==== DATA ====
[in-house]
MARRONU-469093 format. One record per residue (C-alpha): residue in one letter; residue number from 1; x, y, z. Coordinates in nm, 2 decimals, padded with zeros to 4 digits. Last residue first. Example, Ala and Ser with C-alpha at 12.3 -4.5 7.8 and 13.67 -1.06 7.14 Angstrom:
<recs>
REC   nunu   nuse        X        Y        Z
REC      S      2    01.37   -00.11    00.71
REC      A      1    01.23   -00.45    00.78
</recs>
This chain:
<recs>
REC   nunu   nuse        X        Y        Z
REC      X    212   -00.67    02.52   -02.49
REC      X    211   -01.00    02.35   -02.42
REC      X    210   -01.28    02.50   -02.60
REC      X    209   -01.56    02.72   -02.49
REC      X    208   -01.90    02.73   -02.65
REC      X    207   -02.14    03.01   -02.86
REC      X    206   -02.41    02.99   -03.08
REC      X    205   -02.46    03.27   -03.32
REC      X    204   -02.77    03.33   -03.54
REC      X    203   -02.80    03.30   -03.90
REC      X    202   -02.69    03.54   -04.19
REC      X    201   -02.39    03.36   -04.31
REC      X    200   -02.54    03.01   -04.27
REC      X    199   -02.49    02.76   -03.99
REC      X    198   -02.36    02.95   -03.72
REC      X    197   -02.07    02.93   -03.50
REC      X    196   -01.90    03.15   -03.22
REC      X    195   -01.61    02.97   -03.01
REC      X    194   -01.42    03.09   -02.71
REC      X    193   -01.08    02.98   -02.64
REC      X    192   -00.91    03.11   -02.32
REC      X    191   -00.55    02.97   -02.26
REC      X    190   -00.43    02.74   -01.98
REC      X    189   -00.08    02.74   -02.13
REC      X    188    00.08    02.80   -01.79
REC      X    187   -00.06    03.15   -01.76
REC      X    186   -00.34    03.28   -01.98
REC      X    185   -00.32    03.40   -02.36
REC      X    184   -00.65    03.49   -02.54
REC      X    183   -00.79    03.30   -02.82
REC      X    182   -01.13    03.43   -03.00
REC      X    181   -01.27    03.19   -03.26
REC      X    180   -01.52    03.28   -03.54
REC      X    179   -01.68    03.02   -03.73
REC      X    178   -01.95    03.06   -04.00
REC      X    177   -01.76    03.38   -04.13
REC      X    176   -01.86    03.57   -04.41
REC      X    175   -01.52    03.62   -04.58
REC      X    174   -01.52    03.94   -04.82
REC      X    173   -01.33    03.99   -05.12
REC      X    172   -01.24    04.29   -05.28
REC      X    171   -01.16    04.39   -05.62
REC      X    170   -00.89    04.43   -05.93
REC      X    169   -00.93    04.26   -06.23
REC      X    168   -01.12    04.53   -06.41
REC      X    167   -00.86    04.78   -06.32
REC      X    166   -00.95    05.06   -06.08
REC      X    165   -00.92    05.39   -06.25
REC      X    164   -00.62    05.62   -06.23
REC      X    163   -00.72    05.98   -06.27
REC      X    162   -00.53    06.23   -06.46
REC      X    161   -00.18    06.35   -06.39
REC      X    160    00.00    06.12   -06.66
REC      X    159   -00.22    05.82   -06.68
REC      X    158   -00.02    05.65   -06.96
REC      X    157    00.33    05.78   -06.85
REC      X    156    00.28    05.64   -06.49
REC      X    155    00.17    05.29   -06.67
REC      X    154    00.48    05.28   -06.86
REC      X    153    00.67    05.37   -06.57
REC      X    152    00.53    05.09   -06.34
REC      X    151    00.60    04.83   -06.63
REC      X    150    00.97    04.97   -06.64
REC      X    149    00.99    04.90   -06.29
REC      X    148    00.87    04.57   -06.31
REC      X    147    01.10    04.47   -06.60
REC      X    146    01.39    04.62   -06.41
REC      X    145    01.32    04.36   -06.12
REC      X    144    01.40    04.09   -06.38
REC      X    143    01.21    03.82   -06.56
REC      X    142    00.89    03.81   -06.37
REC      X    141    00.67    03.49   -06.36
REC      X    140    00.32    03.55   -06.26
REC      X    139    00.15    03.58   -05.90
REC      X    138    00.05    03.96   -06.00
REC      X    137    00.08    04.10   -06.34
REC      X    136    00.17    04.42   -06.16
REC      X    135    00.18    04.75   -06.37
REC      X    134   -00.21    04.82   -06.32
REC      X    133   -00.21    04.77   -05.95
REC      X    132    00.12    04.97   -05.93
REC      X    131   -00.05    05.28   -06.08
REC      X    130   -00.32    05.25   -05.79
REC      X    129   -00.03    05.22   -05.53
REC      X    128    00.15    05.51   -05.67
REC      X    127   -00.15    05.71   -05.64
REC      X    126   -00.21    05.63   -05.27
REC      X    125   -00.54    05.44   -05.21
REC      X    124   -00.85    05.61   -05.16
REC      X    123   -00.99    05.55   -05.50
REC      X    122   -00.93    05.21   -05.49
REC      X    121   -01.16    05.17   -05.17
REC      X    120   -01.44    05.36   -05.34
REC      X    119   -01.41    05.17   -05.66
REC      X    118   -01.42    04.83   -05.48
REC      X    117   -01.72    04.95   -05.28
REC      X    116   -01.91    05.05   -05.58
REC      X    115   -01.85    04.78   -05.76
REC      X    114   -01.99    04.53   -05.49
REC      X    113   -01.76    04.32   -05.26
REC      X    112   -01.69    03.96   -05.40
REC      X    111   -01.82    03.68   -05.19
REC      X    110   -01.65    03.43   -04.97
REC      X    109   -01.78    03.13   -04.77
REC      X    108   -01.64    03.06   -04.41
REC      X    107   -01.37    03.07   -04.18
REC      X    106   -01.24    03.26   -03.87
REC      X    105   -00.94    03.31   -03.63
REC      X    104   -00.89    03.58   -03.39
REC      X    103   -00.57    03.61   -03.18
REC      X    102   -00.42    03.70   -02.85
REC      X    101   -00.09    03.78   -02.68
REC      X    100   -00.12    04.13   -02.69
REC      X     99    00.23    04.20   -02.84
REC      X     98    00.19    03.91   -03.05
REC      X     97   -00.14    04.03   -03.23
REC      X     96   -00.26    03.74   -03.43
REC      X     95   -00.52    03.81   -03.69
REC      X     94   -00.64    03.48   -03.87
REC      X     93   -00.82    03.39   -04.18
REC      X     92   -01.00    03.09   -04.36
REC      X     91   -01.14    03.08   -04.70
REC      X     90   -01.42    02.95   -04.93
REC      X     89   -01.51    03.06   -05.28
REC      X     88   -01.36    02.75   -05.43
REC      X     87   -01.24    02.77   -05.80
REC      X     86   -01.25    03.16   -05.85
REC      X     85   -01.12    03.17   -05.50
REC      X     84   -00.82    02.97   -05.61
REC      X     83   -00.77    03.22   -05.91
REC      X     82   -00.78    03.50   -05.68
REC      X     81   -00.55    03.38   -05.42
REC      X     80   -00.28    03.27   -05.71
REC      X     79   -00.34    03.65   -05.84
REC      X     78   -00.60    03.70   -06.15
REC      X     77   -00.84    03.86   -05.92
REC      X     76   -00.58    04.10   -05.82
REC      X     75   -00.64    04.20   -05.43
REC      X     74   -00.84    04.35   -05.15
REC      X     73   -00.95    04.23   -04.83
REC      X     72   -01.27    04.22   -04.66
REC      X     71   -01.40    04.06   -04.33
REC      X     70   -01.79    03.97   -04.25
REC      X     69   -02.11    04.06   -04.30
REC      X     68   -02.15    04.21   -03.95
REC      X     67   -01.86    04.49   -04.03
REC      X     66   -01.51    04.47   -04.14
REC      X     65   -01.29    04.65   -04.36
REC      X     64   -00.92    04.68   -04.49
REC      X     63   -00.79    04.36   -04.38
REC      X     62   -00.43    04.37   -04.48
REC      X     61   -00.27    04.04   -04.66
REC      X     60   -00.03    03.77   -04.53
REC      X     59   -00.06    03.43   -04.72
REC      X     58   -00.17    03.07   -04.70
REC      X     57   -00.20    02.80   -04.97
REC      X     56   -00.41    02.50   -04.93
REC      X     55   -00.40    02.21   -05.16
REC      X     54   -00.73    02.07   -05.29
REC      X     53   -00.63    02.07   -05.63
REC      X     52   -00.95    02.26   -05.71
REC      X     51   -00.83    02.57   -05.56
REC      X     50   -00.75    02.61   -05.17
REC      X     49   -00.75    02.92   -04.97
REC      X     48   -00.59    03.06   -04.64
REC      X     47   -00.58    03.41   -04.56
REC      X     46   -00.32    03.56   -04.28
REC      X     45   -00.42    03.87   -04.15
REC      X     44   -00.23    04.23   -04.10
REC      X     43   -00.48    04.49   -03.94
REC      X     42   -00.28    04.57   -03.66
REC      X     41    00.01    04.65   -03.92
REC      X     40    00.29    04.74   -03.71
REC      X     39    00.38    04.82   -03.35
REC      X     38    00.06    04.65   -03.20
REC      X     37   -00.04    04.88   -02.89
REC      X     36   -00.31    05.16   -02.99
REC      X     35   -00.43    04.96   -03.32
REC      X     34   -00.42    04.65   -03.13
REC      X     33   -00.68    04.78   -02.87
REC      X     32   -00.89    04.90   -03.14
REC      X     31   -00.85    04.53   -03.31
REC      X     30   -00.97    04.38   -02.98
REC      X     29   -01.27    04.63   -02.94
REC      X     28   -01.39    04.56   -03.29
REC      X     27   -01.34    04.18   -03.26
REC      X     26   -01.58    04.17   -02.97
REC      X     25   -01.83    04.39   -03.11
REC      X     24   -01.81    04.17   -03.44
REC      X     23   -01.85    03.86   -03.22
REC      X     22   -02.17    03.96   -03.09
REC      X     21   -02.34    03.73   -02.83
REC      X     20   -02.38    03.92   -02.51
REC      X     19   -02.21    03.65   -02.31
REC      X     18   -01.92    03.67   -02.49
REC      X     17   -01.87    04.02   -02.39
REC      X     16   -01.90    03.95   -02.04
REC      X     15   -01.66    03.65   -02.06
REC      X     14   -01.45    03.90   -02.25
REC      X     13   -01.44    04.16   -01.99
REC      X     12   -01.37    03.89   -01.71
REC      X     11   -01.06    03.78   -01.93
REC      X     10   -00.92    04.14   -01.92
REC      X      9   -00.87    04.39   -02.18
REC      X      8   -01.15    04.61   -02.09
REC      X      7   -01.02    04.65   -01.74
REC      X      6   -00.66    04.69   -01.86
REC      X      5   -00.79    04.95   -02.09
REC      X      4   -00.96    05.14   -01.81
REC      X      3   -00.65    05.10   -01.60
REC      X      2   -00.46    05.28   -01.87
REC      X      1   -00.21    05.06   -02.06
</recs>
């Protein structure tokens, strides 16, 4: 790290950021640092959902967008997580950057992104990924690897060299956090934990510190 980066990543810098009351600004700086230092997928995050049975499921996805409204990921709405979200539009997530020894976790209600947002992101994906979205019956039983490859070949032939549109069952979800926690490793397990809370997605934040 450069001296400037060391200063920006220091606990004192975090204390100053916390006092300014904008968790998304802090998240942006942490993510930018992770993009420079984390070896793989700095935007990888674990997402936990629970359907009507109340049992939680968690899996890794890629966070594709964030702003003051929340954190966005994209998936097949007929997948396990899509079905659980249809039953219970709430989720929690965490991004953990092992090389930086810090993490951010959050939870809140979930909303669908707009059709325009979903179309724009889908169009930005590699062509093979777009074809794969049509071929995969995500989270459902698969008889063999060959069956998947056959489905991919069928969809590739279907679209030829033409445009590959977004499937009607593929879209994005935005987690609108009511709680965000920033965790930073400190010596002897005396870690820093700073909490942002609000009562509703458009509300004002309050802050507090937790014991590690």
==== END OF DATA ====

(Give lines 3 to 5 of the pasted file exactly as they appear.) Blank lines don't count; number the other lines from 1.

<recs>
REC   nunu   nuse        X        Y        Z
REC      S      2    01.37   -00.11    00.71